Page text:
Ahh, summer! A time to enjoy a change of pace. Schedules open up as clients leave town for some R&R. You and your staff likely take time off, too.
But in addition to vacations, we all need to take breaks throughout the day. In fact, the research suggests that by doing so, we can increase our creativity and productivity.
Now, we all know those folks who never take a vacation or a break. (Maybe you're one of them.) Work, work, work becomes their MO. But over time, this approach can have a negative effect on stress level, health and happiness. Our brains — especially our prefrontal cortex, which does the heavy lifting during thinking and decision-making — need a rest.
Of course, sometimes it can be stressful to take a break! We are so overstructured and our days are so packed that the thought of easing off for even 15 minutes can cause anxiety. Many of us have totally forgotten how to "play" or at least slow down at work.
But too much work with no play makes us boring. We lose creativity and energy. Telltale signs that you need a break include lacking energy and motivation, experiencing too much frustration or not sleeping well.
If you've experienced any of these, it's time to get into the habit of changing things up. Here are five simple summer pleasures to help get you started.
1. Add something different to your reading list. I have my preferred publications. I bet you do, too. Usually, anything that comes into my inbox other than my faves is a surefire delete. But what if you were to try reading one of them, just once?
If your usual suspects have been around too long, they can dull exposure to new ideas or different ways of presenting ideas. This break won't take more than 20 minutes, but it might stimulate limitless creative problem-solving.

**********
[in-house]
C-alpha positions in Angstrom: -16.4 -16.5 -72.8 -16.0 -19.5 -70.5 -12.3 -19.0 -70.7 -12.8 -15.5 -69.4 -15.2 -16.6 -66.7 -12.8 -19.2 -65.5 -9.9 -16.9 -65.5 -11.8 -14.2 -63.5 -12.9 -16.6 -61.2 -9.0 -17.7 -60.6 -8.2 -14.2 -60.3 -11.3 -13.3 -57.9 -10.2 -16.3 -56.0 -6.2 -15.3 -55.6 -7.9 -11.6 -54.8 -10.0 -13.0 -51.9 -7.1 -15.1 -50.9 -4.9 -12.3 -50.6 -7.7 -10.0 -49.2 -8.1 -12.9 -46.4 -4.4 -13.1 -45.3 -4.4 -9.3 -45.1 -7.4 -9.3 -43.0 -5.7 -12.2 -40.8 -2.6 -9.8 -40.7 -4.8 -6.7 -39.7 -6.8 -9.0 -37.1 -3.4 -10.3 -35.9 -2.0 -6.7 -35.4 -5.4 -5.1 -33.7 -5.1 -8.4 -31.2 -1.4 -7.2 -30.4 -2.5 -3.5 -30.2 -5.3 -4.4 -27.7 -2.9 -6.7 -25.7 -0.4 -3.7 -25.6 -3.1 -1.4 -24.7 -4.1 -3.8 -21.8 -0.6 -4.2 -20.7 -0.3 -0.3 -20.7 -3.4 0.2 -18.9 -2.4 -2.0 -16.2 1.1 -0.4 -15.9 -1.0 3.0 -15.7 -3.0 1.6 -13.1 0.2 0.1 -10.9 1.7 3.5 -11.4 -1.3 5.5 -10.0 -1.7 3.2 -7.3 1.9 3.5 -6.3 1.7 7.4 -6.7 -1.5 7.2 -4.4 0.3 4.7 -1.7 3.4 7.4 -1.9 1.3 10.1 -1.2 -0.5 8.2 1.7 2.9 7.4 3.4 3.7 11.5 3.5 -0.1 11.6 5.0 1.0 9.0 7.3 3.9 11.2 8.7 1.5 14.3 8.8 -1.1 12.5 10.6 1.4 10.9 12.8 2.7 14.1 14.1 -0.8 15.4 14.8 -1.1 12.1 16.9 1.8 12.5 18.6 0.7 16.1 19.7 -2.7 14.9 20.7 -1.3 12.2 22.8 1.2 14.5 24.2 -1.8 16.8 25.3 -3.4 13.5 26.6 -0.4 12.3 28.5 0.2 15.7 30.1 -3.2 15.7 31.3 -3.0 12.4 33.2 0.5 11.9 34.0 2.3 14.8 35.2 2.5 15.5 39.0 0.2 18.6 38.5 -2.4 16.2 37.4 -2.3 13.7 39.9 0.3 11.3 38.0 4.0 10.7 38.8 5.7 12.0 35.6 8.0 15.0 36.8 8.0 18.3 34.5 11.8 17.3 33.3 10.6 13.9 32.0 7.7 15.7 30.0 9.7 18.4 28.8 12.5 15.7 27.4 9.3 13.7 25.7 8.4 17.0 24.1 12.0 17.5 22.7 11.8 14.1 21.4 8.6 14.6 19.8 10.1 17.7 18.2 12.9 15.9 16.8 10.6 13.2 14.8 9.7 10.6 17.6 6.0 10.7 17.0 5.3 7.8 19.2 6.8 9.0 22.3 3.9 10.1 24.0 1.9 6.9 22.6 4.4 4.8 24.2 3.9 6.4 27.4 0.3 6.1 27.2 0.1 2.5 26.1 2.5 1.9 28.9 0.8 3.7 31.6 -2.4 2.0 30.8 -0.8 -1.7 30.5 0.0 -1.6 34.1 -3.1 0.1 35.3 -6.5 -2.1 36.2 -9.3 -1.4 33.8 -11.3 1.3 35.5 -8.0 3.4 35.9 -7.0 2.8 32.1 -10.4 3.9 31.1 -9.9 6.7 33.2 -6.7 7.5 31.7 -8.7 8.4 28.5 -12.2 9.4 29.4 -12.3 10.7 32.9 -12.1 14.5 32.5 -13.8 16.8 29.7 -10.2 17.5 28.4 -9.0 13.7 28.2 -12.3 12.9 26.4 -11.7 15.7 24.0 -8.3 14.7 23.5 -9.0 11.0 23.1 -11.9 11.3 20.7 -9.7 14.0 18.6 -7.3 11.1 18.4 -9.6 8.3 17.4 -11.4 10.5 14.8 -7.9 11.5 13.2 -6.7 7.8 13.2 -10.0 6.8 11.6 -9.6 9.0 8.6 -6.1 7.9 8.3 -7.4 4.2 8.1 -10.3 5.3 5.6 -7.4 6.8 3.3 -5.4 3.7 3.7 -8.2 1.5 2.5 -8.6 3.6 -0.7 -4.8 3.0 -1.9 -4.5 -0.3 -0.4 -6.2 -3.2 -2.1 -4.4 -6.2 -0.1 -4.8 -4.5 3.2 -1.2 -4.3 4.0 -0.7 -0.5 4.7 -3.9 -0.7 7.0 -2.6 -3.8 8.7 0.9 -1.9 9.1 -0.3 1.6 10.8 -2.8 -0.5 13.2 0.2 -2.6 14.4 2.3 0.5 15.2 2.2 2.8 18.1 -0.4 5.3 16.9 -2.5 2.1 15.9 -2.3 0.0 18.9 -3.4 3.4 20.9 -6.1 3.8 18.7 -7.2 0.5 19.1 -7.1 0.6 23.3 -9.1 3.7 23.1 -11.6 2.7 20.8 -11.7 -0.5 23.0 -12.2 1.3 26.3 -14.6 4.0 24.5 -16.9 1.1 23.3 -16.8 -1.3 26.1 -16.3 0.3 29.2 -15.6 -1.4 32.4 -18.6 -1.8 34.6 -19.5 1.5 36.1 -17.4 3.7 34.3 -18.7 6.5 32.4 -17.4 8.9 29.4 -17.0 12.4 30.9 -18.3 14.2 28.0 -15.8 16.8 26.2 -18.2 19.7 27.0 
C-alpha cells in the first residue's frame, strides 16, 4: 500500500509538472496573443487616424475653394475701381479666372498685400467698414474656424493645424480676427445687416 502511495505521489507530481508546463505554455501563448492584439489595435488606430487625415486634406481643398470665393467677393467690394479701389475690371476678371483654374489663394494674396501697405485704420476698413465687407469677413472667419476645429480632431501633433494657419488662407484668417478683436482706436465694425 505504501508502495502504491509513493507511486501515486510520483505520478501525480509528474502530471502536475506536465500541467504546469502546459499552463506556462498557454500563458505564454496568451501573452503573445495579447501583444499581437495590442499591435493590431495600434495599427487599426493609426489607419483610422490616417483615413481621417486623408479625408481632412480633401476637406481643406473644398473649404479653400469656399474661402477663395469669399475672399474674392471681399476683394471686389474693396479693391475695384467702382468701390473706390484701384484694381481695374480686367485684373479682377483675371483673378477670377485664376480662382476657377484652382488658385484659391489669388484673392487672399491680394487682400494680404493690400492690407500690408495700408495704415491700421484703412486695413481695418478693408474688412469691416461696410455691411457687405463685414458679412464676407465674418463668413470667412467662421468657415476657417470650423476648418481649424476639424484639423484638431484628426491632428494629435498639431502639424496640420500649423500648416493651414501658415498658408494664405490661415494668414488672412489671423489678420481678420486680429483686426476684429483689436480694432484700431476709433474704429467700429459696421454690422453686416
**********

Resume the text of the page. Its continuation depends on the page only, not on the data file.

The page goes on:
2. Declutter your desk. Of course, you can declutter just part of your desk if you prefer, as cleaning can be a painful chore for some and a cleansing opportunity for others. I have a file that sits on my desk that says "Important: Don't Throw Out." It has been growing for some time. I recently looked through it and ended up tossing half of what was in there.
It was a 15-minute therapeutic exercise. I have a similar experience when I erase my whiteboard. Thirty minutes and you will give yourself two obvious benefits: a clean desk and a clear mind.
3. Call your clients. On one of these dog days of summer, pick up the phone and call a client or two. It's okay to pick your favorites. They may need and welcome the break.
Check in on how their summer is going, ask what they are up to, and share some highlights from your own summer outings. For me, nothing is better than chatting with a favorite client. One or two calls later, you will be ready to reengage your brain in the work at hand.
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4. Surprise employees with some fun. It is fun to surprise others with a free lunch, a watermelon break, or a Dunkin' run for some cool drinks and sweet treats. It may take an hour out of your day, but it is time well spent on you and your employees.
5. Get physical. Take a walk, meditate, pump iron if you have dumbbells in your office, or do a few simple floor exercises. None of these activities use the prefrontal cortex of your brain. Plus, the burst of physical activity will put you in a great position to double down on productivity.
What are your top 5?
The concept of taking a break to increase productivity and creativity may not resonate with you. And the five ideas discussed here may be right for some but too silly for others. Nonetheless, the importance of switching up your routine—and the positive effect that it can have—is serious.
So if you're not enticed by the options here, what would you suggest adding to this list? Whatever your top five, I'm sure the end result will be good for you, your employees and your business.
Joni Youngwirth is managing principal of practice management at Commonwealth Financial Network.